On The Grasshopper and Cricket: Summary & Analysis

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The Poetry of earth is never dead:
When all the birds are faint with the hot sun,
And hide in cooling trees, a voice will run
From hedge to hedge about the new-mown mead;

That is the Grasshopper’s—he takes the lead
In summer luxury,—he has never done
With his delights; for when tired out with fun
He rests at ease beneath some pleasant weed.
The poetry of earth is ceasing never:
On a lone winter evening, when the frost
Has wrought a silence, from the stove there shrills
The Cricket’s song, in warmth increasing ever,
And seems to one in drowsiness half lost,
The Grasshopper’s among some grassy hills.

Summary & Analysis

      In this sonnet, Keats has worked out in a simple form a thought which will be seen more elaborately in the Grecian Urn and Nightingale odes, namely, that there is a continuity in Nature and natural forms, compared with the limited life and short term activity of individuals. Hearing the nightingale, Keats says:

The voice I hear this passing night was heard
In ancient days by emperor and clown

      So he ignores the fact that the bird which is singing for him is probably one year old, and says that the song has gone on for ages, even since the days of Ruth of the Bible story. In the Grecian Urn, the same continuity or immortal nature is attributed to objects and forms of art.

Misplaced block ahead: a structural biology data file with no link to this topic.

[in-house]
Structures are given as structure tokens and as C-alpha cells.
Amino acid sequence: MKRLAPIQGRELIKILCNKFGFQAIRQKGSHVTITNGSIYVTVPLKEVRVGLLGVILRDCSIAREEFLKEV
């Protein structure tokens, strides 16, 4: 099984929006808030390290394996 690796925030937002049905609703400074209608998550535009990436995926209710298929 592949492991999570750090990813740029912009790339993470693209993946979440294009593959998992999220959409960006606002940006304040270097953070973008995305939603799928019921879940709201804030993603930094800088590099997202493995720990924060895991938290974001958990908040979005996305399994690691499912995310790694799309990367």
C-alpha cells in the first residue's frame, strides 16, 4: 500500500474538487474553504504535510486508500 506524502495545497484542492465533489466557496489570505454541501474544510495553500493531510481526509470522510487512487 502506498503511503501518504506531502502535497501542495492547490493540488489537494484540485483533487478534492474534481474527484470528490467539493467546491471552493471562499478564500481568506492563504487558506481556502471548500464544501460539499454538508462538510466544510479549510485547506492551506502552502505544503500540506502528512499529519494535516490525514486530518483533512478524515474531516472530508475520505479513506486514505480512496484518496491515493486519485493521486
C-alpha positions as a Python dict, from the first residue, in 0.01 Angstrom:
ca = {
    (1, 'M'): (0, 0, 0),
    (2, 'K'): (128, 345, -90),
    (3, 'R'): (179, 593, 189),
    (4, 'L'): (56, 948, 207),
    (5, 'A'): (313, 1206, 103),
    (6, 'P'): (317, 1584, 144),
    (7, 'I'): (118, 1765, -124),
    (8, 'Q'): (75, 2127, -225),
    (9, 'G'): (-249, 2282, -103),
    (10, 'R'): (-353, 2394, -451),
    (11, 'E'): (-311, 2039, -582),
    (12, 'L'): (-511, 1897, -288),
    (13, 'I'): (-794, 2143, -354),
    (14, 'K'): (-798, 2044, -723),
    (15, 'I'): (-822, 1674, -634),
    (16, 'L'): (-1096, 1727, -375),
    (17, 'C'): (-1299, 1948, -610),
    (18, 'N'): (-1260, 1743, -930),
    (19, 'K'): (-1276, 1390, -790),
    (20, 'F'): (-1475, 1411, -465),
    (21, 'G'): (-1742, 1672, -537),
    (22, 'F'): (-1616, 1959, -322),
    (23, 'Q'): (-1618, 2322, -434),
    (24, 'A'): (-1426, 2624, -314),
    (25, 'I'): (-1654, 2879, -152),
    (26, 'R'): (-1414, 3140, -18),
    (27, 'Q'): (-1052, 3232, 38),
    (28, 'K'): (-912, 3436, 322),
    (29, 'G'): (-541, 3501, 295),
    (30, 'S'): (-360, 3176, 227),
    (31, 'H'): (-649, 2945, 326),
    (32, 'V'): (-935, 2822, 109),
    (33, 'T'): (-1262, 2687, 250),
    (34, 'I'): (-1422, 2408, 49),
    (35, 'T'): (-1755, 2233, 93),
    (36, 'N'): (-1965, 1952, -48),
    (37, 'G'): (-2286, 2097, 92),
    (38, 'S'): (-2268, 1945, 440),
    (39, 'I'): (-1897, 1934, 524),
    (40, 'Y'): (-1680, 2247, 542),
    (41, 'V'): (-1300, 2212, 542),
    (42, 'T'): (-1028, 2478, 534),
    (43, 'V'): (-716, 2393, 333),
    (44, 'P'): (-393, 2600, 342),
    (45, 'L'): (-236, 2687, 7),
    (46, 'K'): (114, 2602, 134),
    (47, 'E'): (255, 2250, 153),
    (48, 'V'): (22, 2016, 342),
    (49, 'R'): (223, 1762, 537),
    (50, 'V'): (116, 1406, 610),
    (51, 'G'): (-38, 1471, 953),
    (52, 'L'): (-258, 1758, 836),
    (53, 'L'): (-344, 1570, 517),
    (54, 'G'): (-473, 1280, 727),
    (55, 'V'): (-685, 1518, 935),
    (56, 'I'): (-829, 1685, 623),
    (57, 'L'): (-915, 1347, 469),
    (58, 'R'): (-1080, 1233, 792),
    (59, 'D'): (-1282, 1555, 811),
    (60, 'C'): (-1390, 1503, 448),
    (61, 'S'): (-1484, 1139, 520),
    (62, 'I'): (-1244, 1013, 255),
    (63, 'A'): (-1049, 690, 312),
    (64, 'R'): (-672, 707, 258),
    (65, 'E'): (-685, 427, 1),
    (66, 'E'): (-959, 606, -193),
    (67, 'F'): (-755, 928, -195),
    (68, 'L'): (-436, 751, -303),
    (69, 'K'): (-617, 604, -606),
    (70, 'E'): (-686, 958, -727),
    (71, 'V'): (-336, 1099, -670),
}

Here a certain continuity is gained by connecting up the chirping of the grasshopper in the meadows during summer with the similar chirping of his cousin, cricket, an insect very similar to the grasshopper, which lives in old wood-work such as in-country farmhouses, and in recesses about the warm fire-side. Keats says:

      “The song of Nature is never silent. When the birds are tired and rest from the hot sun in shadowy trees, there is still heard a song which runs from hedge to hedge in the meadow where the grass has been newly cut. That is the grasshopper, for he takes the lead in summer enjoyment, and has never finished with his pleasures. When he is tired of playing, he rests beneath some pleasant grasses. But the song of Nature never ceases. On a quiet evening of winter, when the frost has silenced other voices of the countryside, from behind the fireplace there sounds of the chirping of the cricket, becoming ever more joyous. To one who is sitting over the fire, half asleep, it seems to be a continuation of the grasshopper’s song on the grassy hiss of summer-time”.

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